If you are seeking a nursing home in Los Angeles County and you are particularly concerned about risks of elder abuse or neglect at the facility, how can you determine whether you are selecting a nursing home that will provide a high quality of care for your elderly loved one? Families in Southern California and across the country go through this complicated process, and many of them turn to the star rating system provided by the Centers for Medicare & Medicaid Services (CMS). However, a recent investigation by The New York Times demonstrates that the CMS star system is significantly flawed, and it may not provide any kind of accurate picture of nursing home safety in California or elsewhere in the country.
What do you need to know about the CMS star system and the risks of using it to find a safe facility where your elderly parent or loved one will not suffer harm as a result of nursing home abuse?
Investigation by The New York Times Reveals Serious Flaws in CMS Nursing Home Star System
According to The New York Times, the CMS star rating system looks simple and user-friendly: “Using a simple star rating—one being the worst, five the best—the system promised to distill reams of information and transform an emotional process into one based on objective, government-blessed metrics.” Indeed, Americans in New York and across the country have relied on the star system to determine which nursing homes are safe for seniors. Yet the star system has not provided wholly accurate information about the safety and quality of care at nursing facilities across the country.
Even prior to the pandemic, the star ratings were tied largely in part to self-reported data from the nursing homes themselves, including manipulated information about staffing numbers and resident injuries. According to The New York Times, a significant amount of the information that is self-reported by nursing facilities and submitted to CMS for purposes of star ratings is simply wrong. In many instances, nursing homes are able to rely on reporting loopholes to suggest their staffing numbers are much higher than they actually are at any given point, and it is uncommon for federal investigators to conduct follow-up inspections to determine whether the self-reported data is accurate.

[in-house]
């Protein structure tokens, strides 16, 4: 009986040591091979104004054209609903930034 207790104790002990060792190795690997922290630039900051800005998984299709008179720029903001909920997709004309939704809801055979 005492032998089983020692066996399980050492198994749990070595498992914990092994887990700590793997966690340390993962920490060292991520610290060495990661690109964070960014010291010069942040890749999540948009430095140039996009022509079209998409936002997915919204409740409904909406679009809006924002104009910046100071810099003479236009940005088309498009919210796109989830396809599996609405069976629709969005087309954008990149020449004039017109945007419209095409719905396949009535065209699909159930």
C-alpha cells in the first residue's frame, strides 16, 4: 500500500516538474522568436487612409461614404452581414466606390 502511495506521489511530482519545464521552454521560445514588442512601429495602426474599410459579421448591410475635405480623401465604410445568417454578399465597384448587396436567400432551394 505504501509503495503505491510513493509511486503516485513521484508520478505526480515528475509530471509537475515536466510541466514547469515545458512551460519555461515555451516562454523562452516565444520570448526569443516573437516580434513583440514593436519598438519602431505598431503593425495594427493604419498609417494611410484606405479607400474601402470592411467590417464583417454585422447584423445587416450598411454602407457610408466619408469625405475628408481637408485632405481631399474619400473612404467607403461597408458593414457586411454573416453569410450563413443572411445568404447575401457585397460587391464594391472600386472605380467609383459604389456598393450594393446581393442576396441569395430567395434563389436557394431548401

COVID-19 Reveals Stark Problems With Star Ratings
The investigation emphasizes that nursing homes across America have been “working to improve their ratings, but not their quality.” Unfortunately, those ratings and actual quality have become two very different things. During the pandemic, COVID-19 infections and deaths, as well as infection-control measures, have become clear indicators that the rating system is flawed.
According to The New York Times investigation, “[m]ore than 130,000 nursing home residents have died of COVID-19, and The Times’s analysis found that people at five-star facilities were roughly as likely to due of the disease as those at one-star homes.”
Contact a Los Angeles County Nursing Home Abuse Lawyer
It is critical to hold dangerous nursing homes accountable for resident injuries and deaths, and to move away from a focus on the nursing home’s CMS star rating. Serious and fatal injuries can occur at one-star and five-star facilities, and a Los Angeles nursing home abuse attorney at our firm can help you to move forward with a claim. Contact the Walton Law Firm for more information.
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